4.
Falling renewable energy costs
In India, renewable energy sector has promised to deliver cheaper electricity in almost every passing tender. Today the price of solar energy is lower than the price of thermal and nuclear energy. On 12th May, India recorded its lowest-ever solar tariff of ` 2.44/unit of electricity.
Cost of solar power has also reduced dramatically. B.S. Yadav, Managing Director, Ultimate Sun Systems, observes, “From $60 per watt in the mid-70s to less than $1 per watt, today. Andhra Pradesh touched a record low of ` 4.63 per kilowatt hour (Kwhr) for a 25-year tariff. Even if we add the distribution costs, it will be lower than the current cost of commercial power in 12 states. Recent bids for thermal power in Andhra Pradesh were ` 4.27-4.98/Kwhr, the difference with solar energy being quite marginal. As coal prices increase over the next 20-30 years and solar costs come down, it makes more sense investing in solar.”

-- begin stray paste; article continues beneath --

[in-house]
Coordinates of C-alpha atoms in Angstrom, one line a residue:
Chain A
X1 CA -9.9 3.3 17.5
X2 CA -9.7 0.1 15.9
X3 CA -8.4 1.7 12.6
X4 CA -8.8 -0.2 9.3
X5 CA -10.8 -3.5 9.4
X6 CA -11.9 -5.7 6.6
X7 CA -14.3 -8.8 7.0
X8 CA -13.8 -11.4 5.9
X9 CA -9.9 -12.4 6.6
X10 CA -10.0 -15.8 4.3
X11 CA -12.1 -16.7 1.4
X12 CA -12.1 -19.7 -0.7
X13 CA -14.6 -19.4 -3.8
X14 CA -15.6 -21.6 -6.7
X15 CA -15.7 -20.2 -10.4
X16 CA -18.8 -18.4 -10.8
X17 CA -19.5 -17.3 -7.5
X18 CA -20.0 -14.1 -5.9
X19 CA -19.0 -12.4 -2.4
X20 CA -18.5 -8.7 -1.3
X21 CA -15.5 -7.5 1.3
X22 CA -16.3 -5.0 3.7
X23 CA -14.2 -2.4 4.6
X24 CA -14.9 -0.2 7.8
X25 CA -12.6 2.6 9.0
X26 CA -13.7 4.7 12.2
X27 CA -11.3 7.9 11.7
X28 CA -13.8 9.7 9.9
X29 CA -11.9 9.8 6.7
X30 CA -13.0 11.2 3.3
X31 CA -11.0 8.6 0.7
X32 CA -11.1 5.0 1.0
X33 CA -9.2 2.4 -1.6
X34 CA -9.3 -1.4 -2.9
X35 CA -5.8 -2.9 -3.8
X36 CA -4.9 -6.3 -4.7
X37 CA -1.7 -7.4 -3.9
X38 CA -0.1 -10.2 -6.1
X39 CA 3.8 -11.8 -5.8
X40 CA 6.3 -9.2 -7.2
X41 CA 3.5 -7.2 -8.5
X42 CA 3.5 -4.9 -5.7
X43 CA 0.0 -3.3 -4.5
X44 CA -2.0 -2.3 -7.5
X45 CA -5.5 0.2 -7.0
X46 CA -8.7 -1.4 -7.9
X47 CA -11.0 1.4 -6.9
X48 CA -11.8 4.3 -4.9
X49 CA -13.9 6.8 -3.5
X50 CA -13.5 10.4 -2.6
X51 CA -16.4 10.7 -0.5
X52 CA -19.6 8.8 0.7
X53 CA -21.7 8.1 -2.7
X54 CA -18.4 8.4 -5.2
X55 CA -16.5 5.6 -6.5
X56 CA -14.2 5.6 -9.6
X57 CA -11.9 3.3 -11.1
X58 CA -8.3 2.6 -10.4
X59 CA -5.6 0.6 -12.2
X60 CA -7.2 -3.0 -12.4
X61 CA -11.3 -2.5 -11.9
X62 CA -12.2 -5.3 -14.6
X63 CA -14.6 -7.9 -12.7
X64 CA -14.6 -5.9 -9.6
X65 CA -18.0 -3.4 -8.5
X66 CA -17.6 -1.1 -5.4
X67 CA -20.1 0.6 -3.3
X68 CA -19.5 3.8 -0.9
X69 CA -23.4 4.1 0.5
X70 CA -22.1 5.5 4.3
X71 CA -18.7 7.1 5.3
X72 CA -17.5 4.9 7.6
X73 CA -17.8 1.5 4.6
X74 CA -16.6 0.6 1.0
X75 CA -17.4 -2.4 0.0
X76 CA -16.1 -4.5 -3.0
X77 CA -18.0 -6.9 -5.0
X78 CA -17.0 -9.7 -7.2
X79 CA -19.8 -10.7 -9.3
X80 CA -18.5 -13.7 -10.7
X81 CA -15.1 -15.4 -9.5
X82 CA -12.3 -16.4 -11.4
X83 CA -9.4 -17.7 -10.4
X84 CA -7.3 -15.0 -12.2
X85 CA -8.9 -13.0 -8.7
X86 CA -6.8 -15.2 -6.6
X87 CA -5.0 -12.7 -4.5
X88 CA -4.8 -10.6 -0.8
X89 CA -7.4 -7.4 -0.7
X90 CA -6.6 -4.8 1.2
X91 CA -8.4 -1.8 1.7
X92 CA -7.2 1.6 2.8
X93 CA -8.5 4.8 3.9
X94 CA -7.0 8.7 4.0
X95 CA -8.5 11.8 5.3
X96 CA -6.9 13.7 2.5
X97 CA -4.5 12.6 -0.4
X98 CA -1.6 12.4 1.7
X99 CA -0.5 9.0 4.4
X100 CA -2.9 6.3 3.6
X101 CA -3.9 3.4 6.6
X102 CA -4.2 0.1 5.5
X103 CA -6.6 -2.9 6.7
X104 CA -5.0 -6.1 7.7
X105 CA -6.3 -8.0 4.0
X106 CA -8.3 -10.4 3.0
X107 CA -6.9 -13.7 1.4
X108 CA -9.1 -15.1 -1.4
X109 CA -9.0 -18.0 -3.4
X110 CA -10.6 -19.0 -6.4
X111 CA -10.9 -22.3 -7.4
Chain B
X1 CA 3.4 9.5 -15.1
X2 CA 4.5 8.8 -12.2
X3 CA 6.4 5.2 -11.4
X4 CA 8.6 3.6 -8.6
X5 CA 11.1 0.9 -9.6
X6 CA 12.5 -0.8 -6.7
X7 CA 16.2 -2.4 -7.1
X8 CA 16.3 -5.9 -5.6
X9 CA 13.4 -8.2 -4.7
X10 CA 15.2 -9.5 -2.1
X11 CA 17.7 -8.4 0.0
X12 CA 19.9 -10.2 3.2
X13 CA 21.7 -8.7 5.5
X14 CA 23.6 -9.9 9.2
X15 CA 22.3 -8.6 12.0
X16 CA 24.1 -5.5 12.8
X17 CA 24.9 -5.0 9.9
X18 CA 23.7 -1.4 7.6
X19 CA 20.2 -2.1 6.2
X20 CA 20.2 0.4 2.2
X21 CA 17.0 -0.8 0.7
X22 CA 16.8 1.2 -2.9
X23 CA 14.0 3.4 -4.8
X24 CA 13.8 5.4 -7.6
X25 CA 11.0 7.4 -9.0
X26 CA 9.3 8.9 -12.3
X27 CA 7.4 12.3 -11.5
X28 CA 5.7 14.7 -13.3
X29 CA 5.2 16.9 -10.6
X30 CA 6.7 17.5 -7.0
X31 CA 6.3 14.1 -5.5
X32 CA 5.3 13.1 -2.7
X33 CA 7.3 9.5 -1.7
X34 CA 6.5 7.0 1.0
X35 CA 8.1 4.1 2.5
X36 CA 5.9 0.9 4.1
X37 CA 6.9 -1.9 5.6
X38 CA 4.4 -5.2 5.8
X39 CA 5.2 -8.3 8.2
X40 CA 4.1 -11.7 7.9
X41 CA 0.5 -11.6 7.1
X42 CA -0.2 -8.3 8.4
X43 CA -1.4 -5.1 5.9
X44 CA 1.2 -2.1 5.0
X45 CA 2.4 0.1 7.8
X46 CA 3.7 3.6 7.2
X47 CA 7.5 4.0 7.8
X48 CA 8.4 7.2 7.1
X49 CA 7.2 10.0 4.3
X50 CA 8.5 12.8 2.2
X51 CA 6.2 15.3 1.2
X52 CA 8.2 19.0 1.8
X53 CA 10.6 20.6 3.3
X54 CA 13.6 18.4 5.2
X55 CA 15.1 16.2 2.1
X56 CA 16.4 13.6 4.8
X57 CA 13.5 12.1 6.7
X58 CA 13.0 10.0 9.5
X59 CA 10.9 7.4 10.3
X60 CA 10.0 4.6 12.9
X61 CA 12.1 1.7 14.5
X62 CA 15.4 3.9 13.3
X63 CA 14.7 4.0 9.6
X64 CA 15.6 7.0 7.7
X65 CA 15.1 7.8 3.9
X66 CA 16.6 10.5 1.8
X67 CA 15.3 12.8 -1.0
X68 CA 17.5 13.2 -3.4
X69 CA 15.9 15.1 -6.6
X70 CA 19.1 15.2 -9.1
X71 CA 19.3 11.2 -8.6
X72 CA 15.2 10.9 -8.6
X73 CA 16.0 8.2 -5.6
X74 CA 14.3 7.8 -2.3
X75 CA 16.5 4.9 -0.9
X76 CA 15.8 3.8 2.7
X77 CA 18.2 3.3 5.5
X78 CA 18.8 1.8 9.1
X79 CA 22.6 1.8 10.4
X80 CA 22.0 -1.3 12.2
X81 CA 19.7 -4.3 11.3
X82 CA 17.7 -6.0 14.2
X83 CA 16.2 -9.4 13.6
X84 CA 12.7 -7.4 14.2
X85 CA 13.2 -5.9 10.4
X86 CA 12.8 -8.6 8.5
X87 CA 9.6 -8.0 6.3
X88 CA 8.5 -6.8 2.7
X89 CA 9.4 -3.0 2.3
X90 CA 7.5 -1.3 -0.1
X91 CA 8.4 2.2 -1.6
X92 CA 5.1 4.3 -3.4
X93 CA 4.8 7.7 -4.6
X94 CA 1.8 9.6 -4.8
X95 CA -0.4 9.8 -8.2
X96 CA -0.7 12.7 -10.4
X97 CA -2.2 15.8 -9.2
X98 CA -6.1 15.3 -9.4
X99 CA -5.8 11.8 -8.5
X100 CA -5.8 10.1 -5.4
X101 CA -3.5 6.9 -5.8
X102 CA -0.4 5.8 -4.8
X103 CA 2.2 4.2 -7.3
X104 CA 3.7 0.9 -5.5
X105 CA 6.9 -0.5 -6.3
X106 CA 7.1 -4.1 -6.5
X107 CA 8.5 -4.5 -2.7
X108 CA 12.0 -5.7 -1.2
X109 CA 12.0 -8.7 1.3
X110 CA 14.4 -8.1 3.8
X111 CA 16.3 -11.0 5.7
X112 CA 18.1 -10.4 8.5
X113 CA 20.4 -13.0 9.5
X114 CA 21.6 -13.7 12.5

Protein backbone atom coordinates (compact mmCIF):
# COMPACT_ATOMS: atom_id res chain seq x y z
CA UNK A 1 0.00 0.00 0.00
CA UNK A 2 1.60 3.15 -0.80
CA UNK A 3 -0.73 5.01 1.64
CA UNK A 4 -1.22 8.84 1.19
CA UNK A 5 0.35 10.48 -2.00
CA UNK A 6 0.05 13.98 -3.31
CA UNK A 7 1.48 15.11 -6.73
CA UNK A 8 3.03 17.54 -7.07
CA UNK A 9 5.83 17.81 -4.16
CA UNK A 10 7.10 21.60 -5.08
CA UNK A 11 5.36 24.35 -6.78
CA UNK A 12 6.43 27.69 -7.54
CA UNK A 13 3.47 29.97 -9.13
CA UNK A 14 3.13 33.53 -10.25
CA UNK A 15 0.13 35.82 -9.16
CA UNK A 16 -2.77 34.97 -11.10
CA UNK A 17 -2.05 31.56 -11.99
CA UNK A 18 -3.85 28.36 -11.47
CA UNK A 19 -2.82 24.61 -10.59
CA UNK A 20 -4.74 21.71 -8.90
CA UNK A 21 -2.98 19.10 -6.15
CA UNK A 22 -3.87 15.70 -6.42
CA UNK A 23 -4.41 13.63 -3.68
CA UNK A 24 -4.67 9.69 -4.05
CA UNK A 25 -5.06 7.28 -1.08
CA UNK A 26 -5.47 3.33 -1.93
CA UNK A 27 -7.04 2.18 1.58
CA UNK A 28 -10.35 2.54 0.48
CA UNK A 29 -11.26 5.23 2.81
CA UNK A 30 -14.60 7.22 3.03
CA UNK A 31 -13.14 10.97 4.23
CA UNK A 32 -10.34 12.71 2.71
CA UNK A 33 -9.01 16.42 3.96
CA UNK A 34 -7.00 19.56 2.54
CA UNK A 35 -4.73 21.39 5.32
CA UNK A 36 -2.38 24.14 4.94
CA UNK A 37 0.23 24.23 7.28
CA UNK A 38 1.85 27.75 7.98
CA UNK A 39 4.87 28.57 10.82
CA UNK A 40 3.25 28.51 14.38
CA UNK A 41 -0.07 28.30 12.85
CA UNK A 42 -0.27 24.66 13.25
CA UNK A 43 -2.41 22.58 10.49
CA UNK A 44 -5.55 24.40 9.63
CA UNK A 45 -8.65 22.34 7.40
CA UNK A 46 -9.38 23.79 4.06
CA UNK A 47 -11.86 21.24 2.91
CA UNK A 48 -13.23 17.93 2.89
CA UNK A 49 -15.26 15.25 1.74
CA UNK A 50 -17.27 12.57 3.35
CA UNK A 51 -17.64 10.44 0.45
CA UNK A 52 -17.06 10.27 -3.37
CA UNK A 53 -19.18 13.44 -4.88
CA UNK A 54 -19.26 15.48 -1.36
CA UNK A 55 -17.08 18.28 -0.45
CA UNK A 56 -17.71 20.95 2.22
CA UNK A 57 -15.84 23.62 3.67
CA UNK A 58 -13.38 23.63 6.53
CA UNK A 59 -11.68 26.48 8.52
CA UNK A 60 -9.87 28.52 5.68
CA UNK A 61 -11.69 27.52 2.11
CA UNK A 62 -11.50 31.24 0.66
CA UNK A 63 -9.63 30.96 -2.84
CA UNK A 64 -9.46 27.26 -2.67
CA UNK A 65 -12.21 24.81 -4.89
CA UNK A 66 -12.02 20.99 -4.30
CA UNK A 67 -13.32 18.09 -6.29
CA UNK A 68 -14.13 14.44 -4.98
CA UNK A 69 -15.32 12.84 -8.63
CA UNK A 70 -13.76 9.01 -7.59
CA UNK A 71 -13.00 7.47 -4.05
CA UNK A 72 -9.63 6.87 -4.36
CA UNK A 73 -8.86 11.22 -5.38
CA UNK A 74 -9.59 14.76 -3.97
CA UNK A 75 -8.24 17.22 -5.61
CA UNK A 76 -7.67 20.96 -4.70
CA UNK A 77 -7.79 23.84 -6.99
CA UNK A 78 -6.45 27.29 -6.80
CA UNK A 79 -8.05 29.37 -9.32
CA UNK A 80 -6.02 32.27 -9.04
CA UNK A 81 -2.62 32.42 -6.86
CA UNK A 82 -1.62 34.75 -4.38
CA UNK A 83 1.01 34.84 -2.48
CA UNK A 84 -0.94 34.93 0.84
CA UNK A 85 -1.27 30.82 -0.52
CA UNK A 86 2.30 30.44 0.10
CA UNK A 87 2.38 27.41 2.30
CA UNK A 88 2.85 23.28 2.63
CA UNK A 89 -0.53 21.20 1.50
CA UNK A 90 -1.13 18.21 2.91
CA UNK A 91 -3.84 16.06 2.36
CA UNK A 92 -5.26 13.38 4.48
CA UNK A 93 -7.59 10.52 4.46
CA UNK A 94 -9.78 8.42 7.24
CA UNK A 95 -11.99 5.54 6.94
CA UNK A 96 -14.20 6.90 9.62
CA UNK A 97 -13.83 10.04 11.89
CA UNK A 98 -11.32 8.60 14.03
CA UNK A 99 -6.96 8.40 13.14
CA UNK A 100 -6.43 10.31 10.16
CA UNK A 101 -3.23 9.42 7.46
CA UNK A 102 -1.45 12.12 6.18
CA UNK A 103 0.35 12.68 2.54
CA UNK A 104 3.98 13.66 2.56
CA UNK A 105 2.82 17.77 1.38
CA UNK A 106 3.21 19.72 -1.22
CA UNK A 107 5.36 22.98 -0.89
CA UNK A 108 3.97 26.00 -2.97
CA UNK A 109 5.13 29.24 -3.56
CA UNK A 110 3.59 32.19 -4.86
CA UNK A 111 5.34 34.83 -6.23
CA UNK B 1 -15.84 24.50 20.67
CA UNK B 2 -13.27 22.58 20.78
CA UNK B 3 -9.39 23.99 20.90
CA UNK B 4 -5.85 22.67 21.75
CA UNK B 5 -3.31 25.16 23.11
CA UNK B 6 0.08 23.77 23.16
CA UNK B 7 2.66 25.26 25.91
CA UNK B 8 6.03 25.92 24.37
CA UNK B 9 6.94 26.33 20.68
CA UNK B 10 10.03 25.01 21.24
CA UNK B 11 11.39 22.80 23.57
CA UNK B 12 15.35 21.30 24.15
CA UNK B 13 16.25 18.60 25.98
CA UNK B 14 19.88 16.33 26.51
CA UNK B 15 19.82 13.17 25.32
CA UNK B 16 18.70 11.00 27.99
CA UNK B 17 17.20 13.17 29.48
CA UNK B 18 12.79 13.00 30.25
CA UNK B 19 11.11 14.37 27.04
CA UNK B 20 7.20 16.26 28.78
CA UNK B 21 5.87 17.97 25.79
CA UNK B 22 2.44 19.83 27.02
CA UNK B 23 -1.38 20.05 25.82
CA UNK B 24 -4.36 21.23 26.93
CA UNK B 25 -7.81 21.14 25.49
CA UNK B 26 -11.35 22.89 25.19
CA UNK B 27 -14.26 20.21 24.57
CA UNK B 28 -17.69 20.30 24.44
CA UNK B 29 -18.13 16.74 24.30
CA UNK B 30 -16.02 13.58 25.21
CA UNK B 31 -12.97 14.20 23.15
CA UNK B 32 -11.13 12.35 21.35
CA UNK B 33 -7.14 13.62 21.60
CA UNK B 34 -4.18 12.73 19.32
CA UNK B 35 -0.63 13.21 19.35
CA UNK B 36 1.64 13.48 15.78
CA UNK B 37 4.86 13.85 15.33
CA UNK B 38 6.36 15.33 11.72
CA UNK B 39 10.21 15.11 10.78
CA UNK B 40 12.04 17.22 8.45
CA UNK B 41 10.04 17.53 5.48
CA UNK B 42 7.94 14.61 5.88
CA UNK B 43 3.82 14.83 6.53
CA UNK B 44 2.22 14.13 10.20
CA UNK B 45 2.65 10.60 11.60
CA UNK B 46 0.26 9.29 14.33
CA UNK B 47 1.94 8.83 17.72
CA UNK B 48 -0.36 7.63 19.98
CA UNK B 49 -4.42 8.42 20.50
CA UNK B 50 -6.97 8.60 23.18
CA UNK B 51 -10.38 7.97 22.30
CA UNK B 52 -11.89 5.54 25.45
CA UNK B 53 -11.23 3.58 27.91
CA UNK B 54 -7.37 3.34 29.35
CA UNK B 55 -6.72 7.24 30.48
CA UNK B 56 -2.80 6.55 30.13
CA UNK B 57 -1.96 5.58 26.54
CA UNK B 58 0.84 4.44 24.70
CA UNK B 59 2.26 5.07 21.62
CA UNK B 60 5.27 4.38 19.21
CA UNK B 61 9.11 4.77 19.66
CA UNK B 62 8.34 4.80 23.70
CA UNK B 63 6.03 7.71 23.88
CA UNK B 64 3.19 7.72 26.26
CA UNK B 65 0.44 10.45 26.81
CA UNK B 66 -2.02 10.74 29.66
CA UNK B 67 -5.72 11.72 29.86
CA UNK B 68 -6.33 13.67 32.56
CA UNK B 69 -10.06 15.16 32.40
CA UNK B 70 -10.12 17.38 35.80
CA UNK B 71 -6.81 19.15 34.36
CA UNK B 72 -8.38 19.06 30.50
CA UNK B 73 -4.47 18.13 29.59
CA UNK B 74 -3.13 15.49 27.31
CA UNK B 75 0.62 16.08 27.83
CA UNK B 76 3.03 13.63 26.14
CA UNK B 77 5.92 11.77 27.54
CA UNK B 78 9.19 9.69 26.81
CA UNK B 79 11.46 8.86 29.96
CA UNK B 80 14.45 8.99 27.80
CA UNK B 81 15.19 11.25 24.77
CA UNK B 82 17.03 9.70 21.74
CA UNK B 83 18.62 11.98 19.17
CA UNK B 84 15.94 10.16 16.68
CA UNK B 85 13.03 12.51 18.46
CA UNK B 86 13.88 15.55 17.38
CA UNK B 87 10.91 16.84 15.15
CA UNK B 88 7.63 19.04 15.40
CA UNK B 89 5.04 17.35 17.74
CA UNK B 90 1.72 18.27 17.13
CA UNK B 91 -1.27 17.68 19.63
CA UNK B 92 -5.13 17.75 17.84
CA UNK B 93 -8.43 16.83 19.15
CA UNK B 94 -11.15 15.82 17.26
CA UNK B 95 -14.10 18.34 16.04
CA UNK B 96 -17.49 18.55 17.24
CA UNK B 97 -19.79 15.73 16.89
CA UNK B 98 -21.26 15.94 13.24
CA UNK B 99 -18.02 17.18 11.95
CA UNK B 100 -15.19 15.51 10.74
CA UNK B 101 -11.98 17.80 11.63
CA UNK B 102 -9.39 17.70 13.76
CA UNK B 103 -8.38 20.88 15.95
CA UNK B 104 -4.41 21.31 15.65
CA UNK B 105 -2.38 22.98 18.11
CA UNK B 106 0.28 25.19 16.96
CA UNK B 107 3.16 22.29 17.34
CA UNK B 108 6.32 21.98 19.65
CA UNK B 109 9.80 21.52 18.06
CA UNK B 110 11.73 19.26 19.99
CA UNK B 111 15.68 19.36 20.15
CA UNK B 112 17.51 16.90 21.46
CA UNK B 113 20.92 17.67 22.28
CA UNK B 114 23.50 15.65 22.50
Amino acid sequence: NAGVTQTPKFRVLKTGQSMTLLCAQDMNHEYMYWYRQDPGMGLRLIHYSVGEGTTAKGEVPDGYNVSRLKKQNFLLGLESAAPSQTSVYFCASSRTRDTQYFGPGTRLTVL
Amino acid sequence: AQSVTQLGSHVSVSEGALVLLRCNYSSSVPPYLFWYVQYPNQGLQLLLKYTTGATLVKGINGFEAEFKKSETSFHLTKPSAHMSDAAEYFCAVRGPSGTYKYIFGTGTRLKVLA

This may be good news for the procuring utilities but it has got lenders worried on the sustainability of the projects and the security of their loans.

5.
Competitive bidding to achieve low tariff
In India, competitive bidding has replaced the earlier feed-in tariffs system where a fixed tariff was decided for renewable power producers. However, Dr Sanjiv Kawishwar, Sr. Vice President, ReGen Powertech reveals, “Competitive bidding has put huge cost pressure on wind sector players. Tariff per unit (kWh) is going down below survival level for wind and solar industry. It may have positive impact in the long term but the negative impact on the wind industry is visible and companies are reducing every day.”